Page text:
So what does Jim Wallace himself have to say about all of this? Jim, welcome to the program. Can we start with the first major issue that's been raised by Railton Hill, which is that the ACL is really a closed shop, that it doesn't have any members, it's only got supporters, and there's not really any opportunity for policy input from the grassroots.
Jim Wallace: Yes well certainly we have supporters, not members, and the reason for that is just a functional one. I think a lot of organisations of our types have, and that is that we haven't got a company structure or financial base that allows us to conduct AGMs, bringing everyone in from right around the country. Remember we are a national organisation. So we have supporters and, you know, our reason for that is purely a financial one. In terms of being a closed shop though, we're certainly not that. We have a normal structure, a normal system of governance and accountability. For instance, we have a board, and that board is one that's independent. I'm not the Chairman of the Board, I'm the Managing Director of CEO, and so I don't see how people can claim that we're a closed shop.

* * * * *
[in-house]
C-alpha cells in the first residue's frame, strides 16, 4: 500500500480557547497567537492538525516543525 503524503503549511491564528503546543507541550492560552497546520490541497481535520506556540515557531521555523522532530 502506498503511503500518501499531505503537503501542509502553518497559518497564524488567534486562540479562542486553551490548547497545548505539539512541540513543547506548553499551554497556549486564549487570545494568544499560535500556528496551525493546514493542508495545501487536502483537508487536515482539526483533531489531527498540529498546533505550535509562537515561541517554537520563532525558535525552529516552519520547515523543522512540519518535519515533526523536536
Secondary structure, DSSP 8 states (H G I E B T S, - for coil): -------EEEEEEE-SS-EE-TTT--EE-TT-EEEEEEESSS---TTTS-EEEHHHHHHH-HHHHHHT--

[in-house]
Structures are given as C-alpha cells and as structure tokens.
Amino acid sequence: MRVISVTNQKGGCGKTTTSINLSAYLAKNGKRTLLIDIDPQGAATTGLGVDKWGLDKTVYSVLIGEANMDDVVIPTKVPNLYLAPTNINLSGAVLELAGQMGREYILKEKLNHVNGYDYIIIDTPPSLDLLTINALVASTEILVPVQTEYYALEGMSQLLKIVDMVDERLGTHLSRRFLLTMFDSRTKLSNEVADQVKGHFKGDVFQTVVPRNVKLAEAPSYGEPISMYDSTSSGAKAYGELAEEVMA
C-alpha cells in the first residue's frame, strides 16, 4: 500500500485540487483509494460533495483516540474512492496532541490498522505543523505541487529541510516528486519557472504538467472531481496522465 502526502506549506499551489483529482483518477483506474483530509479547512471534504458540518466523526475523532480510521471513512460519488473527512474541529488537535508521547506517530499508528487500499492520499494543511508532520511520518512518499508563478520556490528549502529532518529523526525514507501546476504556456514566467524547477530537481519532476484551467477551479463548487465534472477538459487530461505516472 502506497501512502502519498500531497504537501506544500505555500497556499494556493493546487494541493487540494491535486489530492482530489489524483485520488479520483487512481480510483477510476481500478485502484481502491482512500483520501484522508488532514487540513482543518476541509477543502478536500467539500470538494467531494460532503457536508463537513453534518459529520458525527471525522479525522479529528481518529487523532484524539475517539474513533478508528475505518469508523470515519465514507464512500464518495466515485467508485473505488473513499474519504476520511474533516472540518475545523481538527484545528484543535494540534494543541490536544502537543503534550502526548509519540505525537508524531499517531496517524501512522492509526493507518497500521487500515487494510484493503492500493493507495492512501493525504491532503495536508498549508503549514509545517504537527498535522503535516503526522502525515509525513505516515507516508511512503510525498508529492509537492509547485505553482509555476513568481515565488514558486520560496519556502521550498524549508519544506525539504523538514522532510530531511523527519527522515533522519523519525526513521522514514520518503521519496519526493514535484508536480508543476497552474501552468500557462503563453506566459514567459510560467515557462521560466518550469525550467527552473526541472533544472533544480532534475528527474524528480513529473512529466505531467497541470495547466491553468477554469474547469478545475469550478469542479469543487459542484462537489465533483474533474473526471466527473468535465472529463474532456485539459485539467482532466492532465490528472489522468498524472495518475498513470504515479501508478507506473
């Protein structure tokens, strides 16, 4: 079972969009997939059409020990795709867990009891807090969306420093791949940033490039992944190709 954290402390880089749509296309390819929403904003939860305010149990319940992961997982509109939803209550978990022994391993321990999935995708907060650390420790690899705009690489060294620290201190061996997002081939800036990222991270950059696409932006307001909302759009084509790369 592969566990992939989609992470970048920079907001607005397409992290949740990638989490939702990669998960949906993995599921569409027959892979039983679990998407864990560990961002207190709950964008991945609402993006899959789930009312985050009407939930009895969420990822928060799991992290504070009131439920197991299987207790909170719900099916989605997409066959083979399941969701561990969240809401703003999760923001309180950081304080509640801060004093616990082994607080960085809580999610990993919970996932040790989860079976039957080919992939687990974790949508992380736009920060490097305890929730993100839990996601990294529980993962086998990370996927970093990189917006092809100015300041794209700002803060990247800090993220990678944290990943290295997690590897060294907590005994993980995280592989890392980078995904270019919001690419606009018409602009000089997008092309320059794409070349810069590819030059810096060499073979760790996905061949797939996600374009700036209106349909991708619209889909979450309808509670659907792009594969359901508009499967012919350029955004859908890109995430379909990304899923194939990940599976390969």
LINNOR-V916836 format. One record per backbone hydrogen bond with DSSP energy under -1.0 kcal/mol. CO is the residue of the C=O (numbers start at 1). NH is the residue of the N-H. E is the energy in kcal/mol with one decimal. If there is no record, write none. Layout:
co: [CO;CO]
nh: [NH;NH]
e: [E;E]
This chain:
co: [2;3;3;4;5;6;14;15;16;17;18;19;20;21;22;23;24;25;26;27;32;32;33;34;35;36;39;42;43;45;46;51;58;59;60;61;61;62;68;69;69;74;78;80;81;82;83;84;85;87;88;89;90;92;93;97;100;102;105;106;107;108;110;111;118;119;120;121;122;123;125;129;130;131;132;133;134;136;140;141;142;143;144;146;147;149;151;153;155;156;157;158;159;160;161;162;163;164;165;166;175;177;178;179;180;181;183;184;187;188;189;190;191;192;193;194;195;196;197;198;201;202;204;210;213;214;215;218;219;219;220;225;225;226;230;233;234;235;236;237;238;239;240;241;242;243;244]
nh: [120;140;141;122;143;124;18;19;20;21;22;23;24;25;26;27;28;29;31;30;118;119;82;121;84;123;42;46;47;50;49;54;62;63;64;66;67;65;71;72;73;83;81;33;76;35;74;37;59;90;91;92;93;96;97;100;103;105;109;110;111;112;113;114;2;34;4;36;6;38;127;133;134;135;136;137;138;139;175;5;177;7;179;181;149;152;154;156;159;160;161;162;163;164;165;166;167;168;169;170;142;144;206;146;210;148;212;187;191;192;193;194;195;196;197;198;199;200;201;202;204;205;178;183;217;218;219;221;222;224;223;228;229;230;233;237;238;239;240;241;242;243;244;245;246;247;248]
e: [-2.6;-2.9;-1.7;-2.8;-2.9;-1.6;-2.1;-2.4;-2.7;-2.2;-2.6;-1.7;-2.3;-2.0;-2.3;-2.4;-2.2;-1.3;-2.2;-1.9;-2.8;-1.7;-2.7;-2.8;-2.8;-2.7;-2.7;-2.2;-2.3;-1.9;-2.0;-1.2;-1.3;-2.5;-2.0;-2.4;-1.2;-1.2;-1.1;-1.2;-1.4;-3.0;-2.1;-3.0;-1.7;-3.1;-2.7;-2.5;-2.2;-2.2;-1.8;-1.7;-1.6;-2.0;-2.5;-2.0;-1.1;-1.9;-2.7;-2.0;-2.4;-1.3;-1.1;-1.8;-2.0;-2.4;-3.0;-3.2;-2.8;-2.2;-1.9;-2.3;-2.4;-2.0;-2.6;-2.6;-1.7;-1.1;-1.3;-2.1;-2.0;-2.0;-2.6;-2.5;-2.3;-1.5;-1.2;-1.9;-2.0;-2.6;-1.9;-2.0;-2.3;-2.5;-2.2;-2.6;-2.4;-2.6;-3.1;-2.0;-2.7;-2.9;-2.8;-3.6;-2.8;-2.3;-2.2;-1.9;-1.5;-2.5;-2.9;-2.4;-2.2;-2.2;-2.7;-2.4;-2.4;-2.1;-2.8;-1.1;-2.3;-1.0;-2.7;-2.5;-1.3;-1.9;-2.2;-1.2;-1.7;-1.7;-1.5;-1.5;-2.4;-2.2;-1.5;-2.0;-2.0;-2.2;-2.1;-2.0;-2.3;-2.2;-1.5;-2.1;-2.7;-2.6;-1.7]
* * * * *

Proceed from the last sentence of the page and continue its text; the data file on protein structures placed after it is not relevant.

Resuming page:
Stephen Crittenden: Jim, who appoints the board?
Jim Wallace: Well the board invites members onto the board, or people to participate in the board.
Stephen Crittenden: So it's self-appointing?
Jim Wallace: That's right, yes.
Stephen Crittenden: Right.
Jim Wallace: We do have a group of sort of founding members who approve it, but I mean their role in it is really just a constitutional role, it's not an active role.